This past Tuesday, I had my annual checkup at my nurse practitioner’s office. The thought of a medical professional writing down the official number of my weight, tracking the gradual (and, some years, not so gradual) uptick—something I perceived as a personal and moral failure for much of my life—used to make me sick to my stomach. Any other year, and I would have spent the days before totally dreading the appointment, but this year I wasn’t completely terrified to step on the scale.
For the first time in my life, I weighed less than the previous year. Not enough to brag about in writing yet, but I’ve made some sustainable adjustments in my life that have me in the right direction. Of course, I am fortunate enough to have a high degree of stability in my life that allows me to make the extra time and money to make healthier choices however.
To recycle the same lede I used in my last blog post, not everyone is so lucky. The fact that obesity is typically without a singular cause doesn’t help, and from mental health barriers to lack of education, a lot of reflection has to happen before someone can even begin to healthily orient themselves. For the socioeconomically disadvantaged, the food pyramid is a whole other mountain to climb.
There have been civilizations that prized overweight people, and cultures in which fatness was indicative of prosperity, but the skyrocketing obesity rates of the present have more to do with unhealthier, processed foods being most of what low-income communities have access to. According to the CDC, the national obesity rate reached 42.4% in 2017-2018, an average that doesn’t reflect varying data across different states, ethnicities, classes, etc. For the purposes of this reflection, we must keep in mind that while malnutrition has historically meant emaciation, we are now running into the opposite extreme.
Let’s scrutinize some more specific New York numbers: In NYC’s wealthiest borough, the obesity rate sits at 15%. In the Bronx, NYC’s poorest, it hovers at just under 30%. Andrew G. Rundle, an epidemiologist at Columbia University’s Mailman School of Public Health, has stated that people in the Bronx are 85% more likely to be obese than those in Manhattan. In an article dating back to 2010, the New York Times labeled this phenomenon “The Bronx Paradox.”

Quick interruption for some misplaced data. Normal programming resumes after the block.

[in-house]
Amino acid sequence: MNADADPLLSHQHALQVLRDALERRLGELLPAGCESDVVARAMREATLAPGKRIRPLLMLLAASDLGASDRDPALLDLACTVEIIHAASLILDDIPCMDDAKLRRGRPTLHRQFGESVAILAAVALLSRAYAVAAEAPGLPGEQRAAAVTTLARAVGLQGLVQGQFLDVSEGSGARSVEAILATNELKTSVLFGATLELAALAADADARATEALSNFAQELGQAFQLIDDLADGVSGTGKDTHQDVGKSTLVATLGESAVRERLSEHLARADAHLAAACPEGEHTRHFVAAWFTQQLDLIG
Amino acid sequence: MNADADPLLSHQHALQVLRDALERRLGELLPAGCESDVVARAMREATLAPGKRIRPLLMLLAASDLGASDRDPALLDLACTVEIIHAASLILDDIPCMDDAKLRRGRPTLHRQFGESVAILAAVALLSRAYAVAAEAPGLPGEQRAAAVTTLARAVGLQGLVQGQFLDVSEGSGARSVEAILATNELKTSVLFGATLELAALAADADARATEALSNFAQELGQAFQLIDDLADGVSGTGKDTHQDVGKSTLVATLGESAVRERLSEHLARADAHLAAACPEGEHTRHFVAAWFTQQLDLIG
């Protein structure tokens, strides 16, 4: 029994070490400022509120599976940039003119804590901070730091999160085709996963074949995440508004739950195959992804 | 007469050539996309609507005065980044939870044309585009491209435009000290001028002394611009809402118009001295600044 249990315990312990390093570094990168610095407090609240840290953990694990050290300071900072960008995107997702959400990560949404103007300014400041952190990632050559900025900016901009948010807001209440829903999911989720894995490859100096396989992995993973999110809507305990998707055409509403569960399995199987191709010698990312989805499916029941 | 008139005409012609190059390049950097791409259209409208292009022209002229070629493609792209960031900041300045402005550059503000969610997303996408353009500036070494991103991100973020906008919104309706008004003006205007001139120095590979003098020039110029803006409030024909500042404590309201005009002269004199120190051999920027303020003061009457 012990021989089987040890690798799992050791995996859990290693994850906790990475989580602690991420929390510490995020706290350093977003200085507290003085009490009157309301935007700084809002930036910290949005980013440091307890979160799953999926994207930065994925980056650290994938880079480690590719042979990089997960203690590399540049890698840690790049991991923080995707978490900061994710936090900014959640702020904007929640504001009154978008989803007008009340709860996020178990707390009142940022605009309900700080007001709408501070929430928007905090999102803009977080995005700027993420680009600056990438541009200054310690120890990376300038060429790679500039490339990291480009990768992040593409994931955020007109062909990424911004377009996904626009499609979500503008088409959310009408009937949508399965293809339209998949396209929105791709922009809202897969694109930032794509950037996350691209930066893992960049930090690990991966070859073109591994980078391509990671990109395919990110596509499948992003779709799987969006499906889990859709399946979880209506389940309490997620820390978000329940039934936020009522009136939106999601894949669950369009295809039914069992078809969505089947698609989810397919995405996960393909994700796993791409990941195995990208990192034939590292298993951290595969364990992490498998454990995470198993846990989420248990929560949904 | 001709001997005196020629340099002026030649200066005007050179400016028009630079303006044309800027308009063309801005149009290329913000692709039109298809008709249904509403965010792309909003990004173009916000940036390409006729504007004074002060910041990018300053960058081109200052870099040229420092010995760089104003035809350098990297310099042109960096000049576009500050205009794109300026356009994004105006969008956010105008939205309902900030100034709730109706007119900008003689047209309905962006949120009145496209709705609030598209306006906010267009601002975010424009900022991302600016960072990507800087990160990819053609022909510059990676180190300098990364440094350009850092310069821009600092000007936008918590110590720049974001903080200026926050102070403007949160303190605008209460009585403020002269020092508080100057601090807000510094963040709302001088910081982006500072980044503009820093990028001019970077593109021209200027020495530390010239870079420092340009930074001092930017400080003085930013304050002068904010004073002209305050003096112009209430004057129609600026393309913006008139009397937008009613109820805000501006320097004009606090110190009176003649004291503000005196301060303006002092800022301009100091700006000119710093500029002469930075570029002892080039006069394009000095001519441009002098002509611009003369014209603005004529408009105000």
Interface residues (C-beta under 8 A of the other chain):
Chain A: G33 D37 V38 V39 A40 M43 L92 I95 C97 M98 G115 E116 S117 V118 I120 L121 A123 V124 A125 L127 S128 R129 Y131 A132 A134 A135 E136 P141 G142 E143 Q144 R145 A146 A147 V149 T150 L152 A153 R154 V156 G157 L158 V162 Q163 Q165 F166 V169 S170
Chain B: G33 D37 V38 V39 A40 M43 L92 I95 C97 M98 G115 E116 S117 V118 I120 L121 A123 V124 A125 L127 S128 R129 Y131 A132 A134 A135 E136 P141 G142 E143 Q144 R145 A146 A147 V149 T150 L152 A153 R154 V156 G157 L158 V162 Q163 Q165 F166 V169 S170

Part of the reason our vocabulary has shifted from describing food-related needs as “hunger” to “food insecurity” is to acknowledge this new face of malnutrition. While poverty may mean the food insecure are without enough to eat (especially during the COVID-19 pandemic and in historically underprivileged communities), it is more likely to result in a lack of fresh produce (or healthier foods in general) because those experiencing poverty are more likely to reside in food deserts. In the Bronx, there’s plenty of pizza/fast food places and bodegas filled with lined shelves or brightly packaged chips and sodas- and a decent amount that also stock some meats- but, the number of supermarkets is not comparable or compatible with the local population density. Because there technically is plenty of food available—it’s just that none of it is especially healthy—the more aptly-applied term “food swamp” has arisen to describe such neighborhoods.
In the South Bronx, bodegas outnumber supermarkets 25 to 1. In neighborhoods like Belmont and Tremont, it’s as bad as 37 to 1. According to a 2012 study that examined food establishments from Crotona to Tremont neighborhoods, 46% were bodegas, 19% were fast-food restaurants, and only 5% were supermarkets. Aside from those worrying statistics, the study also determined that though 91% of the bodegas sold fresh produce, 20% sold nothing besides onions and potatoes and 13% sold no fresh fruit. The top three items advertised in these bodegas were sugary drinks, alcohol, and tobacco.
One-third of Bronx residents receive SNAP benefits, which are not accepted everywhere and cannot be used for hot foods. Established decades ago, the Special Supplemental Nutrition Program for Women and Children (WIC) has made strides to provide another form of federal assistance meant to help pregnant, postpartum, and breastfeeding women, infants, and children (up to age 5) who meet at-risk residential and income requirements meet nutritional targets. In 2010, the percentage of obese WIC participants was 15.9%, but the more recent 2018 numbers show that that number has dropped slightly to 14.4%.
It goes without saying, concern about obesity is not rooted in aesthetics or morality. Obesity drastically increases risk of heart disease, stroke, type 2 diabetes, and some types of cancer, all of which feature among the leading causes of premature death in the United States. The underprivileged also have less access to healthcare, never mind the money to afford it. Even beyond health concerns, those who suffer from obesity generally experience a worse quality of life when it comes to physical movement and general comfort.
That’s where Mott Haven Fridge comes in. No, we can’t cover all of the bases not touched by the federal government, fill every food desert, and clean up every swamp, but we can help fill in the gaps. Plenty of people who struggle with food insecurity don’t qualify for any federal benefits (especially undocumented residents), and the number of those eligible for WIC is even smaller. In any way possible, it is vital to tackle the root causes of obesity in socioeconomically disadvantaged areas, namely food insecurity, before lodging complaints about lifestyle choices.